HHS Changes to Permit Religious Exemptions Will Have 'Chilling Effect' on Health Care: Watchdog

The Department of Health and Human Services' decision allowing medical workers to refuse to provide services because of religious or conscientious objections "creates a chilling effect" on health care, a watchdog organization told Newsweek

On Thursday, HHS announced rule changes that could affect a range of services, including abortion, care for transgender individuals and birth control. The changes allow medical professionals to refuse participation in procedures they find objectionable.

Rights organizations, including the ACLU and Human Rights Campaign, quickly raised alarm about the impact that the changes would have on members of the LGBTQ community. But the impact of the health care alterations will be more sweeping and largely unforeseen, Mary Alice Carter, the Executive Director at reproductive rights watchdog Equity Forward, told Newsweek.

The mission of HHS "has been how do we see that more people get access to health care," Carter said, arguing that the Trump administration has instead flipped this established mission "on its head to support people denying health care. And that is the exact opposite of what your health department should be doing."

She noted the changes were framed with a "broad scope" that lacked clarity about where religious freedom ended and rights to health care began, saying that providers would be afraid of lawsuits from health care workers who alleged they were forced to violate the law.

Fatima Goss Graves, president and CEO of the National Women's Law Center, told NPR that the changes would allow receptionists and pharmacies to refuse providing care.

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The Department of Health and Human Services Office of Civil Rights Director Roger Severino defended the Department of Health and Human Services’ decision allowing medical workers to refuse to provide services because of religious or conscientious objections. Aaron P. Bernstein/Getty Images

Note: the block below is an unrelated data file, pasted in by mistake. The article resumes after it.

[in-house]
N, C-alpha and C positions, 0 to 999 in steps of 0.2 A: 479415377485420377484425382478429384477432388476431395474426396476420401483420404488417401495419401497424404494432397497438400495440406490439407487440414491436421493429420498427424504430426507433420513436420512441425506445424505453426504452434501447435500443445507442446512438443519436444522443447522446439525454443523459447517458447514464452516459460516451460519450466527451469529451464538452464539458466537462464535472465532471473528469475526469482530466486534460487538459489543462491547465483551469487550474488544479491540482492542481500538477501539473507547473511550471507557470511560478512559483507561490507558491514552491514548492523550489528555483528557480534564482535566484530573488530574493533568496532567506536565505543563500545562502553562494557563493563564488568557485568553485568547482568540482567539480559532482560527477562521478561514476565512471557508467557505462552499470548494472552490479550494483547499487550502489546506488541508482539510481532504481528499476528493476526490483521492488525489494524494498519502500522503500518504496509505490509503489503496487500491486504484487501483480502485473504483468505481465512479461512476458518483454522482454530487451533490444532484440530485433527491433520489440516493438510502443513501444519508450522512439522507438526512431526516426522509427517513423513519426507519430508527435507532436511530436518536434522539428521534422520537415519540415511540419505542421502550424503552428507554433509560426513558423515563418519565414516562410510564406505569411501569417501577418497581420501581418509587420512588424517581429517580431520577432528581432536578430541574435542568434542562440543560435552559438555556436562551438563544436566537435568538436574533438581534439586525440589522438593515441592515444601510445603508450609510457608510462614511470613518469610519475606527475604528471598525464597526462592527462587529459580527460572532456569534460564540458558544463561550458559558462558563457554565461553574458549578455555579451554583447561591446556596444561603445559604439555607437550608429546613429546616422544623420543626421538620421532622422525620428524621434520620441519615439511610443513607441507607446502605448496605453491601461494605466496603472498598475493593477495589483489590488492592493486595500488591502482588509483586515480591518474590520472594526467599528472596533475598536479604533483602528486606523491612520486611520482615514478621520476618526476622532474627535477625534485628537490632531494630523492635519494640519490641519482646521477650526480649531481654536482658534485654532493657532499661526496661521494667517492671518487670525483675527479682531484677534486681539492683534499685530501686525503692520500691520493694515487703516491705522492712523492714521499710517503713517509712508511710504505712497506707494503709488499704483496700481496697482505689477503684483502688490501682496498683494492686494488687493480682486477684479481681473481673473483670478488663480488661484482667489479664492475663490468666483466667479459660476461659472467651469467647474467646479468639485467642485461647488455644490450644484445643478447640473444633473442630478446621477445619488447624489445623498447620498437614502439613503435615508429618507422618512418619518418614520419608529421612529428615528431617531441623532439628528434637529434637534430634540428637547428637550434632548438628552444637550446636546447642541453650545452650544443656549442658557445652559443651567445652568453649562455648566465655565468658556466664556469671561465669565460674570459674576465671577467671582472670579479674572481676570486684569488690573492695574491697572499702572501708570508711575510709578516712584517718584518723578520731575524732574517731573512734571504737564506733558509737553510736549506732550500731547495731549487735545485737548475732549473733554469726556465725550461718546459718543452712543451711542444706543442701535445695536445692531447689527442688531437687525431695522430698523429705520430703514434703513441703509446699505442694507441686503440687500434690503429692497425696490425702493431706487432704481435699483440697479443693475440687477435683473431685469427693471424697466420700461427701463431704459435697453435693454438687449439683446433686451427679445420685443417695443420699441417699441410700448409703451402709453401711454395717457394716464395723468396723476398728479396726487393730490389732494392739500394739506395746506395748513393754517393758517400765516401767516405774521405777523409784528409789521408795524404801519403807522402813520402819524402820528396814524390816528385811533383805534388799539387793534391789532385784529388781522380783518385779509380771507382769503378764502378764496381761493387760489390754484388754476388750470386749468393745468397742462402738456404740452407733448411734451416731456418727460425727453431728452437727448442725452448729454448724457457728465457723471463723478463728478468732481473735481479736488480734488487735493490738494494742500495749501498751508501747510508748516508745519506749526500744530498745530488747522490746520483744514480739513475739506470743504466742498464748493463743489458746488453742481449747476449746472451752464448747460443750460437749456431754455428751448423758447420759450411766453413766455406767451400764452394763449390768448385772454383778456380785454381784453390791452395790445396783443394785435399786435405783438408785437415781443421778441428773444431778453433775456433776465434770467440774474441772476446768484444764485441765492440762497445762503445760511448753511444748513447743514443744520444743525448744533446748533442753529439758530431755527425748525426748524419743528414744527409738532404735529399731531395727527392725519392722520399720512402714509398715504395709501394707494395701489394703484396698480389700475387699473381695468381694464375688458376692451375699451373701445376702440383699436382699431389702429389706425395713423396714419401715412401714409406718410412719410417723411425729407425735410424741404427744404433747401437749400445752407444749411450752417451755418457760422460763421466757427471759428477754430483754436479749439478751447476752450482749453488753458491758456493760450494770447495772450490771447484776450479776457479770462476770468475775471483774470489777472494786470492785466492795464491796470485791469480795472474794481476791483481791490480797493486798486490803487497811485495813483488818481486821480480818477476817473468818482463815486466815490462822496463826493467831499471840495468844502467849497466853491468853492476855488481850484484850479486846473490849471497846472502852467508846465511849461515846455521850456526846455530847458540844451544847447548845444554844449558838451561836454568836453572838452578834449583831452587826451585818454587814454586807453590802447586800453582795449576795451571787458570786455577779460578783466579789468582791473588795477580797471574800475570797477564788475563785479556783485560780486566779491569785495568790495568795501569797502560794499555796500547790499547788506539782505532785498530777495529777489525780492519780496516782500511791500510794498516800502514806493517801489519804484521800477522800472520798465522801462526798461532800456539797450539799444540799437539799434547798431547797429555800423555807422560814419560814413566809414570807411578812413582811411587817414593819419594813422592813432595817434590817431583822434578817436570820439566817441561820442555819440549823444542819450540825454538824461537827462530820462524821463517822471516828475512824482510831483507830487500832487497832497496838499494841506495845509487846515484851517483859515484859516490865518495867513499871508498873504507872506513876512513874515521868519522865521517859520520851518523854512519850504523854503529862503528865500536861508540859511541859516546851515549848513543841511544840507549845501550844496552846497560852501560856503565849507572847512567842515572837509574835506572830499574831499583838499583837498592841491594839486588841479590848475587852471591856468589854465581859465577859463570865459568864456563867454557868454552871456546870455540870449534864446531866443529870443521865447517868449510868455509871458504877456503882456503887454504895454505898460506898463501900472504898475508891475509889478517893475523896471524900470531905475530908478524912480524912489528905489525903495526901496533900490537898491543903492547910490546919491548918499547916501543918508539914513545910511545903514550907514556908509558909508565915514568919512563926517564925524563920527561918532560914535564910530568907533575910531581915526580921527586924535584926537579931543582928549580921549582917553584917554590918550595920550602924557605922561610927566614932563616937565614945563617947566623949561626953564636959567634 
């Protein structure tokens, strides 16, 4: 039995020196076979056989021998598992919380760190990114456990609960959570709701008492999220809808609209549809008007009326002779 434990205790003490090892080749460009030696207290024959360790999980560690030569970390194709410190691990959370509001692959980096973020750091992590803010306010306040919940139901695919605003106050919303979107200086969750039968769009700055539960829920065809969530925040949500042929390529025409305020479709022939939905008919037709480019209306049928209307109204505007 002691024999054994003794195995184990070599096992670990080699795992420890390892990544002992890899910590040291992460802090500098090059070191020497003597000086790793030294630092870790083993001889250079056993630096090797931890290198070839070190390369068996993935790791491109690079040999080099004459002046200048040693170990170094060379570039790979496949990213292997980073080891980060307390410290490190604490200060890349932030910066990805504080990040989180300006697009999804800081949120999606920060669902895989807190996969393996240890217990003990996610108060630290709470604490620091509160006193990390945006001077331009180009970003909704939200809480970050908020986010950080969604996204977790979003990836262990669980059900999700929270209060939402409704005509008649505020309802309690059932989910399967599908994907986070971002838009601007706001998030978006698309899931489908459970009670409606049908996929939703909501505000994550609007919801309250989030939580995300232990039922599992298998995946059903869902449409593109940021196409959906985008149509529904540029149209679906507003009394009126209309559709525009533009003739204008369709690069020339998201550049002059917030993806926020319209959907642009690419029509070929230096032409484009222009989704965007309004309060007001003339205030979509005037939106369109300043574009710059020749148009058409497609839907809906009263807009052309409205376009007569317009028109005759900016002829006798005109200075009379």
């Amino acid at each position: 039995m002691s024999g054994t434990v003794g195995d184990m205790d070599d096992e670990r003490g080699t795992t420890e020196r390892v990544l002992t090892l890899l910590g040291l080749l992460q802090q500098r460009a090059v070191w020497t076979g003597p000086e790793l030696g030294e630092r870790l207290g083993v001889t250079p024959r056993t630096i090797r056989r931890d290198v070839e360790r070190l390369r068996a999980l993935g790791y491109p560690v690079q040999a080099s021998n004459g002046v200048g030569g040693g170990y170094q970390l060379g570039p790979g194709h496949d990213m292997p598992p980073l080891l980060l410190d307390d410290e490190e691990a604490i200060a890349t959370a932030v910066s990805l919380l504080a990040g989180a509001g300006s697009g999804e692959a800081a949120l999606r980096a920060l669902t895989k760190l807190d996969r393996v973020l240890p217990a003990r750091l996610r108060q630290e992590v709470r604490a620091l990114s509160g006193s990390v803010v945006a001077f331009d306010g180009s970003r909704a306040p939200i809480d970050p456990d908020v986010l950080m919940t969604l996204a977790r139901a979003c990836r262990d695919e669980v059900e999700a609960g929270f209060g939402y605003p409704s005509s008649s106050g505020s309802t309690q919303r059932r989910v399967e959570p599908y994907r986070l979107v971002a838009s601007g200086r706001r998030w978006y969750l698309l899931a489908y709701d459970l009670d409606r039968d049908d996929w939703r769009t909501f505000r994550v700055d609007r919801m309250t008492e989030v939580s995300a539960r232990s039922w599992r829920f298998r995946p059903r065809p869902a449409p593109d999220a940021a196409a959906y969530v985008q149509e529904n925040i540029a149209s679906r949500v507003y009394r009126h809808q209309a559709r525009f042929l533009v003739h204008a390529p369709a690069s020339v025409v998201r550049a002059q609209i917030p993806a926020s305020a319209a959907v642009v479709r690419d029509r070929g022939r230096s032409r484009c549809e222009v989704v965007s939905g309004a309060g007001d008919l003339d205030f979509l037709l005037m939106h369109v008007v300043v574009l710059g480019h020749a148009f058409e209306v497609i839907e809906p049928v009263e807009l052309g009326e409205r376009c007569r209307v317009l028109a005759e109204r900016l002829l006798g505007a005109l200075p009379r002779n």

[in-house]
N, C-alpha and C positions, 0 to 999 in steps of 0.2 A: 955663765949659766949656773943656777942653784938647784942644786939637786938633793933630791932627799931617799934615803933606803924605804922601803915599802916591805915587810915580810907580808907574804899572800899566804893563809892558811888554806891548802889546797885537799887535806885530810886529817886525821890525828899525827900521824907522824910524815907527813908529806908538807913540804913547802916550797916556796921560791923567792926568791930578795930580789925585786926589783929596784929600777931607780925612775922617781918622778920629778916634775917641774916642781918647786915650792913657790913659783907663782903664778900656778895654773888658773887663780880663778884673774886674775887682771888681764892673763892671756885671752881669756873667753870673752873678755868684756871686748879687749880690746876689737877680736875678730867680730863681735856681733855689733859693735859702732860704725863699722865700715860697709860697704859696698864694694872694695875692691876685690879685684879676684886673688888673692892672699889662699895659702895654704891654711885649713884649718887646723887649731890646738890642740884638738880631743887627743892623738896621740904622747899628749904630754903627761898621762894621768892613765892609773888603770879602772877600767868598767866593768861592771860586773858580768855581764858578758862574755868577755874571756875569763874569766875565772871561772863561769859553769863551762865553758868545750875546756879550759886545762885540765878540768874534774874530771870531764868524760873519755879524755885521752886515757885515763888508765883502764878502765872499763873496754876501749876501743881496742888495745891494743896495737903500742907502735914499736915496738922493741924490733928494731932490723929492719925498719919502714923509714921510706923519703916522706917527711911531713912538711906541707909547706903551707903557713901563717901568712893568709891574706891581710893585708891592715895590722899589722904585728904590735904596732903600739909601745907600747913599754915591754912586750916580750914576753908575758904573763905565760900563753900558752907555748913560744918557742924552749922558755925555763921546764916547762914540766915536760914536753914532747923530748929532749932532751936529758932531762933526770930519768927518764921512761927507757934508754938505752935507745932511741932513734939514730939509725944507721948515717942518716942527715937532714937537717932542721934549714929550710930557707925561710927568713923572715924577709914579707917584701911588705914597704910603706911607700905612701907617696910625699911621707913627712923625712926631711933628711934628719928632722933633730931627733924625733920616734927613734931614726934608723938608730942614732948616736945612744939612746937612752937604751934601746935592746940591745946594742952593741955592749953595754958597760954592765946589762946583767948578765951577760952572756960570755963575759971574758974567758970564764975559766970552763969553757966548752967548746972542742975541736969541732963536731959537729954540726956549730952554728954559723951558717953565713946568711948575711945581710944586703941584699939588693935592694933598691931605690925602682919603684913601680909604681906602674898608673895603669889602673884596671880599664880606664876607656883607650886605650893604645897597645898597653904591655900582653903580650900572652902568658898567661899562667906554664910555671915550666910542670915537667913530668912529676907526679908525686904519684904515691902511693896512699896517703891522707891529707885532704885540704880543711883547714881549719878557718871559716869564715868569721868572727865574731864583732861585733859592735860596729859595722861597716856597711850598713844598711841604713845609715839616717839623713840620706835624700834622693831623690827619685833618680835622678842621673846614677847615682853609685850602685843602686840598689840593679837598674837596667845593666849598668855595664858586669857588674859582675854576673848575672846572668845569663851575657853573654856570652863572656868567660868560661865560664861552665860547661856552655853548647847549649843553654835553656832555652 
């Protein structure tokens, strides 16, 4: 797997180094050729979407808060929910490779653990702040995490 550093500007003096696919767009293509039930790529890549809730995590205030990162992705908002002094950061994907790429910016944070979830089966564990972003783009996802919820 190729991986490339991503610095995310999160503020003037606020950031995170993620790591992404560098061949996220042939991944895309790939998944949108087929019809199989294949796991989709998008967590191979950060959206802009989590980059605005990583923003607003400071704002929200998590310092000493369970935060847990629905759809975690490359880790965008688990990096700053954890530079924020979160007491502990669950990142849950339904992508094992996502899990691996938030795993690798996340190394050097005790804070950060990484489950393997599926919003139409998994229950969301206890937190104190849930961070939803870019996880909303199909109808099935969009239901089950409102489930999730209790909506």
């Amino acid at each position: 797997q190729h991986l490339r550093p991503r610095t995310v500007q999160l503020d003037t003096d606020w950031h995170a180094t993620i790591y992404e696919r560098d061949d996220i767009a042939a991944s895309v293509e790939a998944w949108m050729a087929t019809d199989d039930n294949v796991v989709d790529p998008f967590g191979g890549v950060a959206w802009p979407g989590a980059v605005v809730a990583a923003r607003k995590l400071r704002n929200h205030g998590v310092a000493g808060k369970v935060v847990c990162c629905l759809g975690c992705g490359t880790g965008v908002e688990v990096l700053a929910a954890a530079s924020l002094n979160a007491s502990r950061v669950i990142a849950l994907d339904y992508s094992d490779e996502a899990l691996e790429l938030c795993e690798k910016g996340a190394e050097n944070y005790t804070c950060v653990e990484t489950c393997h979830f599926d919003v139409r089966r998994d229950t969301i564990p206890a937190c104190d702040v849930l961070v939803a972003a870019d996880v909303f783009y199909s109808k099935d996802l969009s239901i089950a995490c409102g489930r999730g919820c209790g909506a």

Counter to these critiques, Roger Severino, the director of the Office of Civil Rights (OCR) at HHS, defended the rule change—put forth in a 440-page document—as a way to provide "greater diversity" in care.

"This rule ensures that healthcare entities and professionals won't be bullied out of the health care field because they decline to participate in actions that violate their conscience, including the taking of human life," said Severino about the policy change. "Protecting conscience and religious freedom not only fosters greater diversity in health care, it's the law."

The HHS announcement came a day after OCR changed its mission, defining itself as a "law enforcement agency" that "protects that exercise of religious beliefs and moral convictions by individuals and institutions."

Last year, Severino created the Division of Conscience and Religious Freedom, which promoted the ability of health care professionals to refuse to provide care if they objected to a procedure.

Severino, who previously worked at powerful conservative think tank the Heritage Foundation, has been harshly criticized by left-leaning policy institutions. The Center for American Progress said that Severino "seeks to weaken enforcement of civil rights protections and give credence to discrimination against LGBTQ people." Equity Forward called Severino a "transphobic bigot" in a Wednesday press release.

Carter told Newsweek that Severino was brought into HHS in 2017 because his stances align with those of socially conservative groups that help Trump get elected, but that the policy shift would be opposed by a range of individuals who voted for the president.

"There are plenty of people who voted for Trump for president who want to have access to birth control," she said. "This is actually catering to a very narrow swath of the country who has a very limited viewpoint."

HHS Changes to Permit Religious Exemptions Will Have 'Chilling Effect' on Health Care: Watchdog | U.S.